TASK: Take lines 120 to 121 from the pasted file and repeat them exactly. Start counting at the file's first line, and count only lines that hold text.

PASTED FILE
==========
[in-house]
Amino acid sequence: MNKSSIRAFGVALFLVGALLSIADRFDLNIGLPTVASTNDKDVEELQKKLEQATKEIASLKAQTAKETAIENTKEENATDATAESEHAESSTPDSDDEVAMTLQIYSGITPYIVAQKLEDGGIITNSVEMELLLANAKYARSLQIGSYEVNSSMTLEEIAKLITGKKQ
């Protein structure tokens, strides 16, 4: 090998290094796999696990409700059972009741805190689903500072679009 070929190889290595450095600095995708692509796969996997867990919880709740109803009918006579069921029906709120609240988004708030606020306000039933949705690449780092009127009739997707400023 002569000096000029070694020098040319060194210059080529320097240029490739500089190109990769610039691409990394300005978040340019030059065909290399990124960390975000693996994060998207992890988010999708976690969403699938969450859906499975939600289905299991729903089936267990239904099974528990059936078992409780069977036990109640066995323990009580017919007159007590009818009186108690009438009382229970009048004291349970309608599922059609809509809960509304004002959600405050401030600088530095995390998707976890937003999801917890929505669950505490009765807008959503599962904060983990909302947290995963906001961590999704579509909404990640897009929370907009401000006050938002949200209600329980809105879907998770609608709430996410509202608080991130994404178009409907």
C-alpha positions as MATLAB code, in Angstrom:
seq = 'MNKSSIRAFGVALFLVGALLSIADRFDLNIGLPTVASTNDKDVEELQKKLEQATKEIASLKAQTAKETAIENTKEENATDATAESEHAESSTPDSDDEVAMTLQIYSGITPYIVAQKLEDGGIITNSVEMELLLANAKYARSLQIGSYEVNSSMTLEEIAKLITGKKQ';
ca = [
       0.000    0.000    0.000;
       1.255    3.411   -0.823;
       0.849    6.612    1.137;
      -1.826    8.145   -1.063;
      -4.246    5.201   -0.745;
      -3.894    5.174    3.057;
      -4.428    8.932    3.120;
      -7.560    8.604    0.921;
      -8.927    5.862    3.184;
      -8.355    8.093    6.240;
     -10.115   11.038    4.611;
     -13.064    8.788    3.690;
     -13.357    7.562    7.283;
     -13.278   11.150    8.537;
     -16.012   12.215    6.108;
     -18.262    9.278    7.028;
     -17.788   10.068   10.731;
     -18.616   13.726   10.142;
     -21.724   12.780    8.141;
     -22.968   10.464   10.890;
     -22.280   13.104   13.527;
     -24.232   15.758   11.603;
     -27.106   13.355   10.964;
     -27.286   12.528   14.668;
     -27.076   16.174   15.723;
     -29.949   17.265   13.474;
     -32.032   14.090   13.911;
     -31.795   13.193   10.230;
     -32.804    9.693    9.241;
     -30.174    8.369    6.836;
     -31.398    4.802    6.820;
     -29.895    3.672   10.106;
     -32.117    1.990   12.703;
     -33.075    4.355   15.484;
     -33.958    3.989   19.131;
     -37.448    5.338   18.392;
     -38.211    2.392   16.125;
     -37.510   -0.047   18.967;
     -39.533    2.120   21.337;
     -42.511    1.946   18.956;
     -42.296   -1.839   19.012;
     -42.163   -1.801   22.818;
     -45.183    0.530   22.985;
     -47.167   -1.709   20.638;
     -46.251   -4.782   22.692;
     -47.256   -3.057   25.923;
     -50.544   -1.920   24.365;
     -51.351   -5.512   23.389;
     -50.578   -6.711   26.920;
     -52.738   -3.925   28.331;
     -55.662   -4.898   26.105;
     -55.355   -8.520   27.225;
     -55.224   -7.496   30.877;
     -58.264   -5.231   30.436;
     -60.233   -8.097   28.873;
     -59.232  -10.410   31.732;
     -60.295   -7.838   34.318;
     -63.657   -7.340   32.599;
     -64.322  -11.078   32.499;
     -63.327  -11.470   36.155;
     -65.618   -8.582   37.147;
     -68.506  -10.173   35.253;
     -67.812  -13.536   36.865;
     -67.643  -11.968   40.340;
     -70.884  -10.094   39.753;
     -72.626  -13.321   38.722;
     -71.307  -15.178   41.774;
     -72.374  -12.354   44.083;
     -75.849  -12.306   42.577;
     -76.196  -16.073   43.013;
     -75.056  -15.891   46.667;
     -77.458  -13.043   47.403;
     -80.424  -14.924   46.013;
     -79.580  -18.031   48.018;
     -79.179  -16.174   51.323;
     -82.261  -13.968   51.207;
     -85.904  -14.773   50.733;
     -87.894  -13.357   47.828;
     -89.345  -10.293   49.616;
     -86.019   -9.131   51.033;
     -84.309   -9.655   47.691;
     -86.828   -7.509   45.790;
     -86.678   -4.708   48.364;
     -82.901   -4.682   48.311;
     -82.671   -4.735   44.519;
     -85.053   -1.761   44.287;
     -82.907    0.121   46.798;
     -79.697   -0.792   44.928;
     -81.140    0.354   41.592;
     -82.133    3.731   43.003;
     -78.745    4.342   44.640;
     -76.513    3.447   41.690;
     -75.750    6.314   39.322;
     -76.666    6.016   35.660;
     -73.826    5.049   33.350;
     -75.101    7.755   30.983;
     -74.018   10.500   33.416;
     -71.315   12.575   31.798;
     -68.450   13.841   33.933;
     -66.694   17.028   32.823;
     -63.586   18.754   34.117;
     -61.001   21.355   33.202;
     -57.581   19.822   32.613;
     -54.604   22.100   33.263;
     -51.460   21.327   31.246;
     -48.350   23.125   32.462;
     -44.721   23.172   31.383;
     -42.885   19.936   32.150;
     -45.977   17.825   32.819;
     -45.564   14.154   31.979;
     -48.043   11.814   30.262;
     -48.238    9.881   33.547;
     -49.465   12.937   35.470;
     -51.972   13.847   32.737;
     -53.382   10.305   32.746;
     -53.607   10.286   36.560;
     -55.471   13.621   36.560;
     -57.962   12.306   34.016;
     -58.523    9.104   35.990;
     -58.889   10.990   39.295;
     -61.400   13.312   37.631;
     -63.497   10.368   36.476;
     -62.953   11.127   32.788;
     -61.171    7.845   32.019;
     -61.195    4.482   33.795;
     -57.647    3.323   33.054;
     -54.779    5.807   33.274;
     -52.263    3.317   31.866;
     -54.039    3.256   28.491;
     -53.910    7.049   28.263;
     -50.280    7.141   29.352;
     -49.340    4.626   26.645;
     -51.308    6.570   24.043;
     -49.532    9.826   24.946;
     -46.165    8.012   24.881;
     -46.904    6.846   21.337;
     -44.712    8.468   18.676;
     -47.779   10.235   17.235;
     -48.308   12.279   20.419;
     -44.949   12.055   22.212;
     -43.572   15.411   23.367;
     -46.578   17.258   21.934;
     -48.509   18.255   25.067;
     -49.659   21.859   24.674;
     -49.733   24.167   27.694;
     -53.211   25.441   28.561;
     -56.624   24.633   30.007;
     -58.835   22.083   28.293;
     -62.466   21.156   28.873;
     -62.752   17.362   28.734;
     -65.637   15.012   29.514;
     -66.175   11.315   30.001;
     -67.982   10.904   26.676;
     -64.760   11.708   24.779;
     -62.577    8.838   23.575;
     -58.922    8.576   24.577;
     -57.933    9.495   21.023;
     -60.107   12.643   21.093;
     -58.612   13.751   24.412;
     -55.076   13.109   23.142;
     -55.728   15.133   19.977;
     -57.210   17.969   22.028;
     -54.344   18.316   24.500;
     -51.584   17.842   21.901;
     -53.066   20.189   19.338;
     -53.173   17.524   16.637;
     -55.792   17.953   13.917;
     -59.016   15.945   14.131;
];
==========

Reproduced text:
     -51.972   13.847   32.737;
     -53.382   10.305   32.746;